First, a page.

The constitutional assembly made an early, important decision: that the constitution would not be based on sharia, or Islamic law. But many vital questions remain unanswered, and religion remains a big part of the debate.
A Radio Station Changes Its Tune
You can hear a consequence of that debate by turning on the radio and listening to Zaytuna, a state-owned radio station where the programming has always been religious, but has abruptly become more conservative.
The station suddenly changed program directors. For a short time after the revolution, the director was a woman. But she soon lost her job. Conservative activists barged into her office, and videotaped themselves lecturing her on how she was unqualified.
The director finally left her post, saying the government didn’t protect her.
When we met her over espresso, we learned she has a Ph.D in religious anthropology from the Sorbonne in Paris and that she has taught for 20 years at the most prestigious religious university in Tunisia.
She suggested that when the activists called her unqualified, they really meant that she’s a woman with a scholarly open mind.
At a street cafe in Tunis, beneath the arches of a French colonial building, we arranged to meet with the activist who drove her out of a job. Over shawarma sandwiches, we talked with Adel Elmi, who arrived wearing a black suit, white shirt, no tie, a white cap and a close-cropped beard.
Elmi is the head of a nongovernmental organization that until recently was called the Commission for the Promotion of Virtue and Prevention of Vice, a title that echoes the names of official government agencies in Saudi Arabia and Afghanistan under the Taliban.
Elmi has now won government recognition of his group under a less threatening name: the Moderate Association for Awareness and Reform.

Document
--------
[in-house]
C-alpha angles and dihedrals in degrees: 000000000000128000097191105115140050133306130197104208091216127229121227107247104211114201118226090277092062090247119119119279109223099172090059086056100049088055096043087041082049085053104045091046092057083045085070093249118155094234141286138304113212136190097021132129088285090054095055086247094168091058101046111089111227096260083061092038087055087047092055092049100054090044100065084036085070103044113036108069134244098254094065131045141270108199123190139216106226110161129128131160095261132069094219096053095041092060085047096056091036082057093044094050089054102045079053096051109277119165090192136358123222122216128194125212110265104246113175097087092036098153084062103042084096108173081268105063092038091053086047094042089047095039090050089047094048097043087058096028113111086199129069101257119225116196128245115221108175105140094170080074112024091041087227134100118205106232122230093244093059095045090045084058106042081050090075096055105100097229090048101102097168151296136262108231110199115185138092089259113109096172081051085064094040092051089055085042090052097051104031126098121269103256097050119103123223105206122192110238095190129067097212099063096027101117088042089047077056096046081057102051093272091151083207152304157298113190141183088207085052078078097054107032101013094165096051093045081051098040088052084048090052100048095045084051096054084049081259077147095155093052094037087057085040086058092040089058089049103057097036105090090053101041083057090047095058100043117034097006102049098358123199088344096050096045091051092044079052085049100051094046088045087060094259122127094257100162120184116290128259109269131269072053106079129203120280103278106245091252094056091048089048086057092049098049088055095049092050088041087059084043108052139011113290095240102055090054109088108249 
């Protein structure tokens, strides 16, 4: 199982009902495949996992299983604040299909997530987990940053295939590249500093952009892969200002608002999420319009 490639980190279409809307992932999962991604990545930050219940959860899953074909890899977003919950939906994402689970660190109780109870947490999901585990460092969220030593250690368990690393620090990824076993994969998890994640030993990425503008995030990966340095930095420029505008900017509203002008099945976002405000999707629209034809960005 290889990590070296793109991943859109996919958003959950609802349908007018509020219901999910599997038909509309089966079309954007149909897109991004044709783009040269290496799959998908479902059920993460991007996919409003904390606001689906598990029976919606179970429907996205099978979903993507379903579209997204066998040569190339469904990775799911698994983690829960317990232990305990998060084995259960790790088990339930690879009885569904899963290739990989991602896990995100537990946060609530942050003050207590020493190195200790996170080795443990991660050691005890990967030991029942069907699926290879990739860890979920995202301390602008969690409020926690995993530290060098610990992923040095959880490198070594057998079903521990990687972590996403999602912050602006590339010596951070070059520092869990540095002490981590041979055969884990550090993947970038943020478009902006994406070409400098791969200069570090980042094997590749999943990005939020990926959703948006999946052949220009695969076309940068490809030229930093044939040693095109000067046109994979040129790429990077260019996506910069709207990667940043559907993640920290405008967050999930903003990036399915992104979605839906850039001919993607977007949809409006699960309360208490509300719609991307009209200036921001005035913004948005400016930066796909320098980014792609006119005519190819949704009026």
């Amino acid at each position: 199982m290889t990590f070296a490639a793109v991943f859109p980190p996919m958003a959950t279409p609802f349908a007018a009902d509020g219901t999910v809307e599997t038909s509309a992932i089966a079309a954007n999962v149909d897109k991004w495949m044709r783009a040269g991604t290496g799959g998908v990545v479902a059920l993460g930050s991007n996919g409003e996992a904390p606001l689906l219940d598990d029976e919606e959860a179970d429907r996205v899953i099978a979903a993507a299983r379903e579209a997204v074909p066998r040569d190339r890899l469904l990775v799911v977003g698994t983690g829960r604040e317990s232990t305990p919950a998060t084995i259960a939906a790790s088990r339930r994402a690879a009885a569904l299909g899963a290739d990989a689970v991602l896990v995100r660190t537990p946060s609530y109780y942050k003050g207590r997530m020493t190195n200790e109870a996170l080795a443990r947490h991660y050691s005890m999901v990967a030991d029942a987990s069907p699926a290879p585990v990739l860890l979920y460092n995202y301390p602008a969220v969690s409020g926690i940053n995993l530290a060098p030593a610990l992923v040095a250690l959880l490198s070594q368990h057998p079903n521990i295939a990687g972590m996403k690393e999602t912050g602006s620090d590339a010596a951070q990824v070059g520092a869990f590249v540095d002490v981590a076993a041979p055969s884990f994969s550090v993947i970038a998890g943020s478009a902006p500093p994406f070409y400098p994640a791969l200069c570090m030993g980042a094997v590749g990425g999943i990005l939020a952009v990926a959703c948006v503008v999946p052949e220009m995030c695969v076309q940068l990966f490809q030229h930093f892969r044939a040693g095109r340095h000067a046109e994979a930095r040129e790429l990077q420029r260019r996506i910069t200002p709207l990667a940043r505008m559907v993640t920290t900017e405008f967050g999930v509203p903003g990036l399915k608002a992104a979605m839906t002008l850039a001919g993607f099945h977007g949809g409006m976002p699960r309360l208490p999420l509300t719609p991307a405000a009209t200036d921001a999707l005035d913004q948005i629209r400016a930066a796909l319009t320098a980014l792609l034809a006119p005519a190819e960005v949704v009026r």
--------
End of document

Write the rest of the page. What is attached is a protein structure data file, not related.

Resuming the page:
Setting New Guidelines
“We’re against pornography,” he said. “We want at least minimum respect for Islam … no miniskirts, no half-naked women in ads, no pictures of Marilyn Monroe.”
And definitely no gay rights. He organized a protest against them recently.
As for that religious scholar who directed the radio station, Elmi insisted he didn’t force her out; he just met with her and talked.
Tunisians may face a lot of tough conversations as they decide what kind of country they want and what they can tolerate from their neighbors.
The fight over Islam may in time affect the futures of many Tunisian women, who right now enjoy a degree of freedom that’s rare in the Arab world. Not only may they dress in many ways, but they may also seize many of the opportunities available to men.
We could see that when we traveled to Kairouan, a walled city well over 1,000 years old. Many of the old brick walls still stand. Parts of the city were used as a backdrop for shots in the Indiana Jones movie Raiders of the Lost Ark.
Kairouan was the first major beachhead for Islam as it spread across North Africa. Tourists and pilgrims come to its Great Mosque, with its square brick minaret that is said to have influenced the shape of mosques all over North Africa. Many are lured into the carpet shops nearby.
Working For $2.50 A Day
A mile or two away from the Great Mosque, just off a muddy street that somebody must’ve paved once, we went to see where some of the carpets are made.
We chatted with a woman named Souad, one of four women on a bench in a dim room, perched in front of a steel frame, weaving a carpet. Strings stretched across that frame like strings of a harp. Souad knotted a little length of wool around a string, clipped it with scissors and moved on at blinding speed. If she completes the daily quota — 1,000 knots per day — she’s paid about $2.50.
She has four children, the oldest a daughter who’s studying food technology at a university, seeking a gateway to a better life.
Asked if it was important that her daughter get a degree, Souad said, “Of course, of course! Why am I working here? I’m working here to support my daughter and pay her expenses.”
Souad weaved carpets right through Tunisia’s revolution in 2011. It didn’t affect her much, except that the carpet business dried up.
Then in October, her husband brought her a strange piece of paper. She couldn’t read it, but learned it was a voting card for Tunisia’s first free election. She thinks she voted for the party of Tunisia’s new president.
She hasn’t been able to follow the news since then. But Tunisia’s political debate may in time affect her daughter, whose opportunities now are better than for many women in the Arab world.